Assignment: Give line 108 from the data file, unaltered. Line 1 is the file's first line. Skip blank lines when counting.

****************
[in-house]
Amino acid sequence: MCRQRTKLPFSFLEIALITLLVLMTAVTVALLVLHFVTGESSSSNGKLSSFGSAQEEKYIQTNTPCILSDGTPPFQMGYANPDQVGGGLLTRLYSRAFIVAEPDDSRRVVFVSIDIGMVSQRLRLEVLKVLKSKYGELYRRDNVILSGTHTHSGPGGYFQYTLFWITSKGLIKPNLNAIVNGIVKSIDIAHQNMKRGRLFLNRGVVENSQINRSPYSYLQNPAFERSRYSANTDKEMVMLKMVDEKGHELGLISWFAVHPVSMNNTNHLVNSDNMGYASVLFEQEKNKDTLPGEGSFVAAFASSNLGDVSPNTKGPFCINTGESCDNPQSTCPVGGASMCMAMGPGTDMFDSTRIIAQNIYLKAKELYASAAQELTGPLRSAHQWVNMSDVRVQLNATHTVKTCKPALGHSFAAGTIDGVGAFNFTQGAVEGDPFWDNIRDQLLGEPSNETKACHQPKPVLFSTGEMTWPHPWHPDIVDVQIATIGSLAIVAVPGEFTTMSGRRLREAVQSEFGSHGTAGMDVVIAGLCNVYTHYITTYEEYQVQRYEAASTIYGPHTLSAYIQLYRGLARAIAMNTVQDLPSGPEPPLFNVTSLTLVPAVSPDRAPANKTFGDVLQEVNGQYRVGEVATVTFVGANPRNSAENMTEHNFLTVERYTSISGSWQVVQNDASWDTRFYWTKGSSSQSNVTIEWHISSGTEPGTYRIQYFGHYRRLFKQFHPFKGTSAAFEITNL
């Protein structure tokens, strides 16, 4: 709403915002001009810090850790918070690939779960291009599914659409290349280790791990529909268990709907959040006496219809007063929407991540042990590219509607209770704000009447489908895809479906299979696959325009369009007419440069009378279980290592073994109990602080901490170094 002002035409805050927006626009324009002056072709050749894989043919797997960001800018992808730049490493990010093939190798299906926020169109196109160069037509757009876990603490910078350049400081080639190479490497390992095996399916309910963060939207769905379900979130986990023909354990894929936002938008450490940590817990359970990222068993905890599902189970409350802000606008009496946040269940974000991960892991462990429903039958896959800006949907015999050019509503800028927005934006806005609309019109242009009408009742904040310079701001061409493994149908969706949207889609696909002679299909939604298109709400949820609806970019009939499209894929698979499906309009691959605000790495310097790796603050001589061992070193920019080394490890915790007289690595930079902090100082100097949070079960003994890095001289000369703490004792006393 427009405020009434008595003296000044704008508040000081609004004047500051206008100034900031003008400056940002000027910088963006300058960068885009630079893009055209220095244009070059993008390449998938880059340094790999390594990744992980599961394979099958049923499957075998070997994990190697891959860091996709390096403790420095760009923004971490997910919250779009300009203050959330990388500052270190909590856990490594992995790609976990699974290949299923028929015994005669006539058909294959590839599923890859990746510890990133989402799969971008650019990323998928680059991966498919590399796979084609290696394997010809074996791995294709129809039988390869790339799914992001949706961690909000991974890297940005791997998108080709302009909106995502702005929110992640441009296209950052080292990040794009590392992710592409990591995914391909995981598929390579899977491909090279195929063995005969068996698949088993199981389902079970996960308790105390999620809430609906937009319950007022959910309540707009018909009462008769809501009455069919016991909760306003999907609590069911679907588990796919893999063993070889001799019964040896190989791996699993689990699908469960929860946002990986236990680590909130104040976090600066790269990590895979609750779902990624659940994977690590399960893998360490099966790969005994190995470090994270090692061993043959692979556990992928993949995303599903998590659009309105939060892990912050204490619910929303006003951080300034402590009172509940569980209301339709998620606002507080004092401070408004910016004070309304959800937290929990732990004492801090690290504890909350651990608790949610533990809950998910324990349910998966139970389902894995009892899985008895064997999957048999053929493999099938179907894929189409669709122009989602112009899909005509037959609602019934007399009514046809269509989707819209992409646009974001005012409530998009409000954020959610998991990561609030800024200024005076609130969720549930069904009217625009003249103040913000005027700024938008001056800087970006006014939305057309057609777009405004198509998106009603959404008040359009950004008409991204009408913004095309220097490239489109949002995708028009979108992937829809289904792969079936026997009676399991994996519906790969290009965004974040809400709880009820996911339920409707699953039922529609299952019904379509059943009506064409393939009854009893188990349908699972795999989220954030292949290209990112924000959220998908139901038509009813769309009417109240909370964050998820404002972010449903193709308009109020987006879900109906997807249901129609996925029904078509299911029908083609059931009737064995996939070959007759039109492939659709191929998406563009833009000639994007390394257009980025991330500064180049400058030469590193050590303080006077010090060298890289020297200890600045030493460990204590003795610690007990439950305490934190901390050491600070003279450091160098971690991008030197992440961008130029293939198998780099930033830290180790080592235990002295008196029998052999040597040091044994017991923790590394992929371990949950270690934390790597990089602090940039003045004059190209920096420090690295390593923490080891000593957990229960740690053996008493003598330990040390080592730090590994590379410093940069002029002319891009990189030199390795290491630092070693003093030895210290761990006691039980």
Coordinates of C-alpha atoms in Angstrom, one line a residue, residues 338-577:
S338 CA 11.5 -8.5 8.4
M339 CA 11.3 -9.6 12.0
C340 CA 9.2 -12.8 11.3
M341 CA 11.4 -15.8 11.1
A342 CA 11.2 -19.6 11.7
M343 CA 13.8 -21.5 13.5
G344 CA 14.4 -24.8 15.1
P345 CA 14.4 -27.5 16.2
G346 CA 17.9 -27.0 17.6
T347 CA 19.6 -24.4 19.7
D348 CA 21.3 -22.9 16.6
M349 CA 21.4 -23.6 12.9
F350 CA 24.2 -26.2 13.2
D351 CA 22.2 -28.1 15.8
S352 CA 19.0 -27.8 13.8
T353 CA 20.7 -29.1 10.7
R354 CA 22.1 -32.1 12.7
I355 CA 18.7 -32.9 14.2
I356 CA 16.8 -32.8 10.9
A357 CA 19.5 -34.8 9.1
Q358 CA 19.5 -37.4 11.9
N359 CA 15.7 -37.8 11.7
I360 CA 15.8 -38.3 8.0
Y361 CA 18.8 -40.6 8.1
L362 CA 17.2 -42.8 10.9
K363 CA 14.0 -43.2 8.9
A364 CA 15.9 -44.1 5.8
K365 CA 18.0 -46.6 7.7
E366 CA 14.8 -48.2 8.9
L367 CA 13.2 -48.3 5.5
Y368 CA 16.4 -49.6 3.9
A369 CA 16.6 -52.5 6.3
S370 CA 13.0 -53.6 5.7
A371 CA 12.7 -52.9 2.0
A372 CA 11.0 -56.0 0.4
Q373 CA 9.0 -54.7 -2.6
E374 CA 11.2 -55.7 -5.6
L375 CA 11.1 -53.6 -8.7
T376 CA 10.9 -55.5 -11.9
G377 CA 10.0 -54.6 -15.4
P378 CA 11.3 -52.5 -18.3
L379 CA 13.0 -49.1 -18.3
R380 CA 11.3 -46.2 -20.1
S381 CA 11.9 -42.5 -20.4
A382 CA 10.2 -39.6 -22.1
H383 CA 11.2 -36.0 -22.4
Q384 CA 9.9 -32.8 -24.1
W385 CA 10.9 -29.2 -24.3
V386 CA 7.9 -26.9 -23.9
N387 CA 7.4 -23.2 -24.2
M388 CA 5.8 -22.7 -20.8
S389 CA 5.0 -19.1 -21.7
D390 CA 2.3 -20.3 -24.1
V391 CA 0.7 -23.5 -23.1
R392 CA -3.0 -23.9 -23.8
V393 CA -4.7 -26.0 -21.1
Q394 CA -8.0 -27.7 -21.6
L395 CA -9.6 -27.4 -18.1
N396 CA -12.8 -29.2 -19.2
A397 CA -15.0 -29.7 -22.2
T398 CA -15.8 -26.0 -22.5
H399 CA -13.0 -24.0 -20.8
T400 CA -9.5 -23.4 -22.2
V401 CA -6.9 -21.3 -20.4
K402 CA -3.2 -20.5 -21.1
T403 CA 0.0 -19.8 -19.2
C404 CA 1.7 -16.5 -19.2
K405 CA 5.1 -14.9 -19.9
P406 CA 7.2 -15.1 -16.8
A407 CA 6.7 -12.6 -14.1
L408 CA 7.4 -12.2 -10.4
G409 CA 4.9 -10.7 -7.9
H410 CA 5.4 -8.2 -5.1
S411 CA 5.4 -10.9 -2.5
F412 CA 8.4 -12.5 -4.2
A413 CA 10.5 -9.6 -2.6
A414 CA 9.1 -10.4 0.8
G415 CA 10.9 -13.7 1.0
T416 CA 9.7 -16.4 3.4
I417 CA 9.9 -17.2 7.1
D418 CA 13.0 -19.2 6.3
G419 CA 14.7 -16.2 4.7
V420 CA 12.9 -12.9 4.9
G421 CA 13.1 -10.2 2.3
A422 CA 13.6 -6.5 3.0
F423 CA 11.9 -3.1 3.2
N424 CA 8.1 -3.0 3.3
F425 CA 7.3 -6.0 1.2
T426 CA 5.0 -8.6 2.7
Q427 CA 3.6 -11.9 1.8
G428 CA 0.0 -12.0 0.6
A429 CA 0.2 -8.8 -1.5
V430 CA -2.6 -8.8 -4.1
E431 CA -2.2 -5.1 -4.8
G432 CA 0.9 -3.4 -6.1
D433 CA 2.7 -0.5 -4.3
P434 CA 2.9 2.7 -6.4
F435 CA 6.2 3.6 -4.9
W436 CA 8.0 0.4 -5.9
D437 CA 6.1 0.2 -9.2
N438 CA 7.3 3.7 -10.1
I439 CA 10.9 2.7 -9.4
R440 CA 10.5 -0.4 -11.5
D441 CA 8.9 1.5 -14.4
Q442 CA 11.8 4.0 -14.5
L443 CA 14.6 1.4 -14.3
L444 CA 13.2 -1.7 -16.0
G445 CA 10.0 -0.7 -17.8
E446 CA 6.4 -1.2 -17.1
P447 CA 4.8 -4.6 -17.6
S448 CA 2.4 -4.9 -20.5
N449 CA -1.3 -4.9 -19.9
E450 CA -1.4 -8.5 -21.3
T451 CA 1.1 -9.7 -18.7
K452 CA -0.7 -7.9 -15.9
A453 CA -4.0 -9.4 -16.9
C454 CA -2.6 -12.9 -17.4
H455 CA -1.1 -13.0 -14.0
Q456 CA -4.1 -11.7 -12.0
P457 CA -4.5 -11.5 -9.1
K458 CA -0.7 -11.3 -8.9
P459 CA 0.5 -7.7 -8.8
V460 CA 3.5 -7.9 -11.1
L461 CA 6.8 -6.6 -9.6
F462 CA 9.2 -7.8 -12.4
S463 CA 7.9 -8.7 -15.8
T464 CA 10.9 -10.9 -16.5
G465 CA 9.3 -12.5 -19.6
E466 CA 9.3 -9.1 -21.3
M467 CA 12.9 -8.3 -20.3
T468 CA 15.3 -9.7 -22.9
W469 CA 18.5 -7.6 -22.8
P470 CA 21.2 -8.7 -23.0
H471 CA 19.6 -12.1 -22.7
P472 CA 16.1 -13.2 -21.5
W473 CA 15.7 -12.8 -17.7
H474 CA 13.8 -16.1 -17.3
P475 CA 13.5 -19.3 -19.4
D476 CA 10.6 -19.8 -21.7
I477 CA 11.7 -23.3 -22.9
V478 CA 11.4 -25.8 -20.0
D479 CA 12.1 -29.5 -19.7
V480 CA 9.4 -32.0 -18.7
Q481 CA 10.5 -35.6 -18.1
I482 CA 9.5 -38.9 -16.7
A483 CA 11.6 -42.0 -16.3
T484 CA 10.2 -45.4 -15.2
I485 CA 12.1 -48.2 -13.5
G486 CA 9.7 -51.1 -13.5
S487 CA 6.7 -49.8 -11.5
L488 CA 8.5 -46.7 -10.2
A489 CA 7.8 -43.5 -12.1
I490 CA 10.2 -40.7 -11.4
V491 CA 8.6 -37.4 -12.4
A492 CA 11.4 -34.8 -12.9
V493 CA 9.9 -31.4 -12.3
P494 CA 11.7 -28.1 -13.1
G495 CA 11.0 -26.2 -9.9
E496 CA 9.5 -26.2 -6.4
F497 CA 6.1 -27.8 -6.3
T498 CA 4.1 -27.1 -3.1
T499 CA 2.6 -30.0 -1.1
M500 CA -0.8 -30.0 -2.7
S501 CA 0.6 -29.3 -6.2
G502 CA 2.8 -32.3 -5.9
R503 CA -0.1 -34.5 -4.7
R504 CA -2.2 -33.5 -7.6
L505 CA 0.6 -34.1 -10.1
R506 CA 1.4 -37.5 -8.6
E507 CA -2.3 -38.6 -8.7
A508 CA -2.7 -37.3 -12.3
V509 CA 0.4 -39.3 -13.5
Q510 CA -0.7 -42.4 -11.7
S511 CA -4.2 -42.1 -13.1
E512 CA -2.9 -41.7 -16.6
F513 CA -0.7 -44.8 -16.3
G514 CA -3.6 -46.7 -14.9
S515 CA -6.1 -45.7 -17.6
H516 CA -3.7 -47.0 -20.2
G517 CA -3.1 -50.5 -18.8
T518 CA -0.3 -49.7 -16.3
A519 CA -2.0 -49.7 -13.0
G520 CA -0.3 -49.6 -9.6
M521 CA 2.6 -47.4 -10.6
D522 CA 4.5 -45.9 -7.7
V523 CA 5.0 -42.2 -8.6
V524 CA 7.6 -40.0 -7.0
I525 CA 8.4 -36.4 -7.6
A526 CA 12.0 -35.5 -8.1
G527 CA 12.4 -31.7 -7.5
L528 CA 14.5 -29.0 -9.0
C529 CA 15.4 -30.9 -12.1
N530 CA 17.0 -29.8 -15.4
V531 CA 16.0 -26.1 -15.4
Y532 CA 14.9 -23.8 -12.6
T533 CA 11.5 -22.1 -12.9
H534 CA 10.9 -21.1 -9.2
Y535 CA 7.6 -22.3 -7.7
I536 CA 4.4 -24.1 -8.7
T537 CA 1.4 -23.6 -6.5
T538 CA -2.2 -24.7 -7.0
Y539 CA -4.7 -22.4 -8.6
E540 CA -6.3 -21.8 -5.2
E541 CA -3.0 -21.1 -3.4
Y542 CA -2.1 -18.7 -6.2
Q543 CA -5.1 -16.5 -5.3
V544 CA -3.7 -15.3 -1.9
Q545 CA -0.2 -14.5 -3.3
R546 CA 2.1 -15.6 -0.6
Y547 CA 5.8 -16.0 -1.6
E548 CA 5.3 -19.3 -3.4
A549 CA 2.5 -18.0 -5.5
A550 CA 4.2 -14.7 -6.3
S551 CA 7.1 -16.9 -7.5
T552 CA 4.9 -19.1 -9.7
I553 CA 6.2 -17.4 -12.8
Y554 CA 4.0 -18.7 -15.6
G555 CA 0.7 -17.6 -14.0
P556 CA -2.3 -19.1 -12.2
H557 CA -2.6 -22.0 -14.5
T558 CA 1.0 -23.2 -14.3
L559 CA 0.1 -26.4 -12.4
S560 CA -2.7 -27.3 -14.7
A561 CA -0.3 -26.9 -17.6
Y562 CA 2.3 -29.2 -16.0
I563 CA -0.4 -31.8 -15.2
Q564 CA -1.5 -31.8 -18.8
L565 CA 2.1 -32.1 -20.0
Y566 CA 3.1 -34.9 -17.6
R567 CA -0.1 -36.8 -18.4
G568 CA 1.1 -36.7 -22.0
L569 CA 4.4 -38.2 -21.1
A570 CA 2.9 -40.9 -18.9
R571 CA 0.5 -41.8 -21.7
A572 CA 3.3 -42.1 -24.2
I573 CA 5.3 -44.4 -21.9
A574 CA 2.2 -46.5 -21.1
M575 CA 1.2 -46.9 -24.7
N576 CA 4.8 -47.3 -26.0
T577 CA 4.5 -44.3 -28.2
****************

D441 CA 8.9 1.5 -14.4